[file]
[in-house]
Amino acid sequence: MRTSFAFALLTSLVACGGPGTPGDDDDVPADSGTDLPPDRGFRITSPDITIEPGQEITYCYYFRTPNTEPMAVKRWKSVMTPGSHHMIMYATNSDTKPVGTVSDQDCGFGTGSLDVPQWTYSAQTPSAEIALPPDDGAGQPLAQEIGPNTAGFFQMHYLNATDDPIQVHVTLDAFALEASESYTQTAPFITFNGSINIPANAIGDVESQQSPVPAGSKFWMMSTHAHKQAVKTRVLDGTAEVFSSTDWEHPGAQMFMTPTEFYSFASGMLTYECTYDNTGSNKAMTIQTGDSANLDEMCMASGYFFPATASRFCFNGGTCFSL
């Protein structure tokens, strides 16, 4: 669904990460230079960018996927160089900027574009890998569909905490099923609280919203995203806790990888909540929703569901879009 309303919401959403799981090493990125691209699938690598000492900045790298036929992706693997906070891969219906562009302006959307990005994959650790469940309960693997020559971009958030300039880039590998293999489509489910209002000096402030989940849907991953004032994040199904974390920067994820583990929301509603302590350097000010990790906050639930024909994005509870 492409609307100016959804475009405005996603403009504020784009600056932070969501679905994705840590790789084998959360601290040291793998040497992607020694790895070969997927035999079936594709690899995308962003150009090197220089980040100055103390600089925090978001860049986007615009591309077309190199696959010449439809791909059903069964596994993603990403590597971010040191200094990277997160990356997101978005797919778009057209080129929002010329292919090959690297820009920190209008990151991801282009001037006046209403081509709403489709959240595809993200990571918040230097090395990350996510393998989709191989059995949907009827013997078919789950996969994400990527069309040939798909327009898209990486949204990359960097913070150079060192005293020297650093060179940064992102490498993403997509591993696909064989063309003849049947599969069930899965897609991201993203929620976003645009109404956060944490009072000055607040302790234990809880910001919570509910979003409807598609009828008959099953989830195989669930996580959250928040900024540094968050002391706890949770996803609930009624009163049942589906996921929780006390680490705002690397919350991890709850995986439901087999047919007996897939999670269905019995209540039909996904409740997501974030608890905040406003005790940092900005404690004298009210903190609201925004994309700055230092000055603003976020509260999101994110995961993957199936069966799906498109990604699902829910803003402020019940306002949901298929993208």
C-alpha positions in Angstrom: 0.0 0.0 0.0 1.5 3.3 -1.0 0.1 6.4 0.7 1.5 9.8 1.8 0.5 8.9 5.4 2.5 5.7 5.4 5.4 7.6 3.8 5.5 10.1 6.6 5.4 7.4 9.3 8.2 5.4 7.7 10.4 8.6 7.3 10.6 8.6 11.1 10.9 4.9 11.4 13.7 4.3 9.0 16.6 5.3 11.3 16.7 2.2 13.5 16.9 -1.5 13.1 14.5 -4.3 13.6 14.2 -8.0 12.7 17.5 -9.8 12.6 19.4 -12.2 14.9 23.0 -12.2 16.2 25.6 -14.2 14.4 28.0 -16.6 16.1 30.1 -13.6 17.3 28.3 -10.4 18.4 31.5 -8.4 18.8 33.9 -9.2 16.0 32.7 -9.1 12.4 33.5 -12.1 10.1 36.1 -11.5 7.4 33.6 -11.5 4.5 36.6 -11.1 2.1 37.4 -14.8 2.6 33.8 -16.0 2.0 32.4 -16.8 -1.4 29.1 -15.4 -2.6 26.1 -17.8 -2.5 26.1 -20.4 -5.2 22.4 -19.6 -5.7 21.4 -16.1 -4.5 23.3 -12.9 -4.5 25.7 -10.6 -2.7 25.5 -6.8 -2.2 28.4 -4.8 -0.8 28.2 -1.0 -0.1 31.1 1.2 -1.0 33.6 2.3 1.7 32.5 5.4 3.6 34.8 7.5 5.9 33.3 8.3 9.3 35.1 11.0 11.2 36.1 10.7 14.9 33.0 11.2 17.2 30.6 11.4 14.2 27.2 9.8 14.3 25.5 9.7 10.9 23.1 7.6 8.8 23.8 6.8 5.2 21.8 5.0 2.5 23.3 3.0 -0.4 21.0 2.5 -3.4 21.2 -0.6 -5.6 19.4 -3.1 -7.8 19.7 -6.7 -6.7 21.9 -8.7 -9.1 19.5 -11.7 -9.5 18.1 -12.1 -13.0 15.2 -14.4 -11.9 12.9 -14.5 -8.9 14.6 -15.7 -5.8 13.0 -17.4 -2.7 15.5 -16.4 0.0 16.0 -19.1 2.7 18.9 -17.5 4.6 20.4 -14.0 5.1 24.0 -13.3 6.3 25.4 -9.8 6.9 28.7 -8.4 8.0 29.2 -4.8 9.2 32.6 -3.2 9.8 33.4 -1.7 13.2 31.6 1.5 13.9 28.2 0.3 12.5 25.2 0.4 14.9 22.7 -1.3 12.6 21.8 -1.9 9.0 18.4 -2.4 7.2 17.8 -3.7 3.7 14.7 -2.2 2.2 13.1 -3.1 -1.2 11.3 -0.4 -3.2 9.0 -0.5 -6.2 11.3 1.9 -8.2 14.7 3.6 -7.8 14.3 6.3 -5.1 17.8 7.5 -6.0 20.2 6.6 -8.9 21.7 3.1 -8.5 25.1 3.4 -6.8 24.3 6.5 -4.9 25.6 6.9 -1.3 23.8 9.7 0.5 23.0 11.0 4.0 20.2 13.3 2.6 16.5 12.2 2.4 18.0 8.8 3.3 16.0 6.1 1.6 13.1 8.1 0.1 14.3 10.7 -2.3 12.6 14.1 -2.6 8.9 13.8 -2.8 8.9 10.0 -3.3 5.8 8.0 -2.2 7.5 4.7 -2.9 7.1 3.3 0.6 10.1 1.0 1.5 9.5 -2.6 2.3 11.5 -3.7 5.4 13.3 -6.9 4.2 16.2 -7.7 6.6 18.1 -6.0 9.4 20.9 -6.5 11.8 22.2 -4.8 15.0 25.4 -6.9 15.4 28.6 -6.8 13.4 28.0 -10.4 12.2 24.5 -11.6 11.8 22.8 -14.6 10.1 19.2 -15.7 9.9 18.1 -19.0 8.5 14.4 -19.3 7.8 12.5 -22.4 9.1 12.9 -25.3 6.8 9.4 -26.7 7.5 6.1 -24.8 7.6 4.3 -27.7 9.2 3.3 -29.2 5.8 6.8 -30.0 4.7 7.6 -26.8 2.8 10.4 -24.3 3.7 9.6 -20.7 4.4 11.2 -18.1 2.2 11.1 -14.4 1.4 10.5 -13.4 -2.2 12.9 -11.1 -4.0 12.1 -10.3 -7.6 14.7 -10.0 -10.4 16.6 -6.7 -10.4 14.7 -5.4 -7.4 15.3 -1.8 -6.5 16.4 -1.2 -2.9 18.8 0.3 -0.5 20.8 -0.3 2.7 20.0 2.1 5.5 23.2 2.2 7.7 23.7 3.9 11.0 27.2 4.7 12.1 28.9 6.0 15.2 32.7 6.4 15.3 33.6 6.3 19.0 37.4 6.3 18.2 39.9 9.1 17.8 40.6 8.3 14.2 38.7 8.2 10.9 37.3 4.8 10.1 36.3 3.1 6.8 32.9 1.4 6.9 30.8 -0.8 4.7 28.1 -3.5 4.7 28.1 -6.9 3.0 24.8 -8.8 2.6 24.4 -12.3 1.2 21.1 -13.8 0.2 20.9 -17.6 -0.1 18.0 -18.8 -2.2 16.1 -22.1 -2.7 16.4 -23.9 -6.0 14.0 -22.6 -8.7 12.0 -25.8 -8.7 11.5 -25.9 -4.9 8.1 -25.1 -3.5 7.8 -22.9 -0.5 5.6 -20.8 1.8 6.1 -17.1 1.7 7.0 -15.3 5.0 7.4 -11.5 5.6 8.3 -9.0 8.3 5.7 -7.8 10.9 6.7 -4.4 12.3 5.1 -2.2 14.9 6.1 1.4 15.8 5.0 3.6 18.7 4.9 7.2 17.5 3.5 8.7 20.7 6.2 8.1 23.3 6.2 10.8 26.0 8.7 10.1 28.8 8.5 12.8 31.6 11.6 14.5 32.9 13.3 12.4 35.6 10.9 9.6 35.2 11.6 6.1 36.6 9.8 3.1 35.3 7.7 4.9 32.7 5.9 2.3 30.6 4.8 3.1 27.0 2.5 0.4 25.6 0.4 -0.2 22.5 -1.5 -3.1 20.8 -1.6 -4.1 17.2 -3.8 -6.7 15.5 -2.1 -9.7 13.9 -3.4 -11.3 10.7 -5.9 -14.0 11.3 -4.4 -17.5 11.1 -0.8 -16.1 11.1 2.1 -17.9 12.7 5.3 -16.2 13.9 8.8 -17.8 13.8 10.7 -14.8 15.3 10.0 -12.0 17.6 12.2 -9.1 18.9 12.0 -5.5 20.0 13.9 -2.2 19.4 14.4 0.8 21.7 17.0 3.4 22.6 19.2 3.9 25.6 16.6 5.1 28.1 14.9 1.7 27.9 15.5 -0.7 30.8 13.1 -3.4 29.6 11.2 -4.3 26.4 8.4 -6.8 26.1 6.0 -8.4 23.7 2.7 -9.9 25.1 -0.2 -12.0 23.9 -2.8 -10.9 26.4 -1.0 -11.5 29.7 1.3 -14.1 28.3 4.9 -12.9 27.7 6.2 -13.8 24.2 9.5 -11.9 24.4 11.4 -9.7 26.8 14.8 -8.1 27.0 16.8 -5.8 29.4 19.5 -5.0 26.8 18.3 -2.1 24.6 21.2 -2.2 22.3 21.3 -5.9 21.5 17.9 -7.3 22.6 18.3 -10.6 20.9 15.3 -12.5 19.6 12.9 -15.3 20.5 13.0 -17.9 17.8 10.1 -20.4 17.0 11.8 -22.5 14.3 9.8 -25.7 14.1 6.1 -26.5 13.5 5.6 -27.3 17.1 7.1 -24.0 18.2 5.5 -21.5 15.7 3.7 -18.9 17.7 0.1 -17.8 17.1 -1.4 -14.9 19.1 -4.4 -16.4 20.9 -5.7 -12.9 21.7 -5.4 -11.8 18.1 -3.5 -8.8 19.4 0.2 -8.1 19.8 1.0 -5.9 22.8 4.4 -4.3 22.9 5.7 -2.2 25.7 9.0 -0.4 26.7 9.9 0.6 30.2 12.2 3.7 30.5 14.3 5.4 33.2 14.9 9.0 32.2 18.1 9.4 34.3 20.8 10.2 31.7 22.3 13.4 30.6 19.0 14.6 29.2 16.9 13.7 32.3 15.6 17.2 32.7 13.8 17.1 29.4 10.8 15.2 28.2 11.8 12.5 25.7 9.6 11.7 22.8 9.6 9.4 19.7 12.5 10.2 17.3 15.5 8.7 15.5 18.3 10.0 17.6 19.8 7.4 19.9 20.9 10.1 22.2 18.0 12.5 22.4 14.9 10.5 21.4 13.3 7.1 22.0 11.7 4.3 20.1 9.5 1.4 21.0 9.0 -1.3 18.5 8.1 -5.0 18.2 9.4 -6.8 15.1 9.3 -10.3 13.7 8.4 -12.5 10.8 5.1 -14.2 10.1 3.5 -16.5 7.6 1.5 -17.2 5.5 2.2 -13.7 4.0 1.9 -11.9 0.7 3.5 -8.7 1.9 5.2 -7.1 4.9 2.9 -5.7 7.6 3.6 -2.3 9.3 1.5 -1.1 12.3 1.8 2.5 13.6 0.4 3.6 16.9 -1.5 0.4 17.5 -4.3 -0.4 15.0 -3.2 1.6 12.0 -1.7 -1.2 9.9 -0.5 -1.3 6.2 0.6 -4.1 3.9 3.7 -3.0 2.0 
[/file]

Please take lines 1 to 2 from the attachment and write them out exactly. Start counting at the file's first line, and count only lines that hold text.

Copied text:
[in-house]
Amino acid sequence: MRTSFAFALLTSLVACGGPGTPGDDDDVPADSGTDLPPDRGFRITSPDITIEPGQEITYCYYFRTPNTEPMAVKRWKSVMTPGSHHMIMYATNSDTKPVGTVSDQDCGFGTGSLDVPQWTYSAQTPSAEIALPPDDGAGQPLAQEIGPNTAGFFQMHYLNATDDPIQVHVTLDAFALEASESYTQTAPFITFNGSINIPANAIGDVESQQSPVPAGSKFWMMSTHAHKQAVKTRVLDGTAEVFSSTDWEHPGAQMFMTPTEFYSFASGMLTYECTYDNTGSNKAMTIQTGDSANLDEMCMASGYFFPATASRFCFNGGTCFSL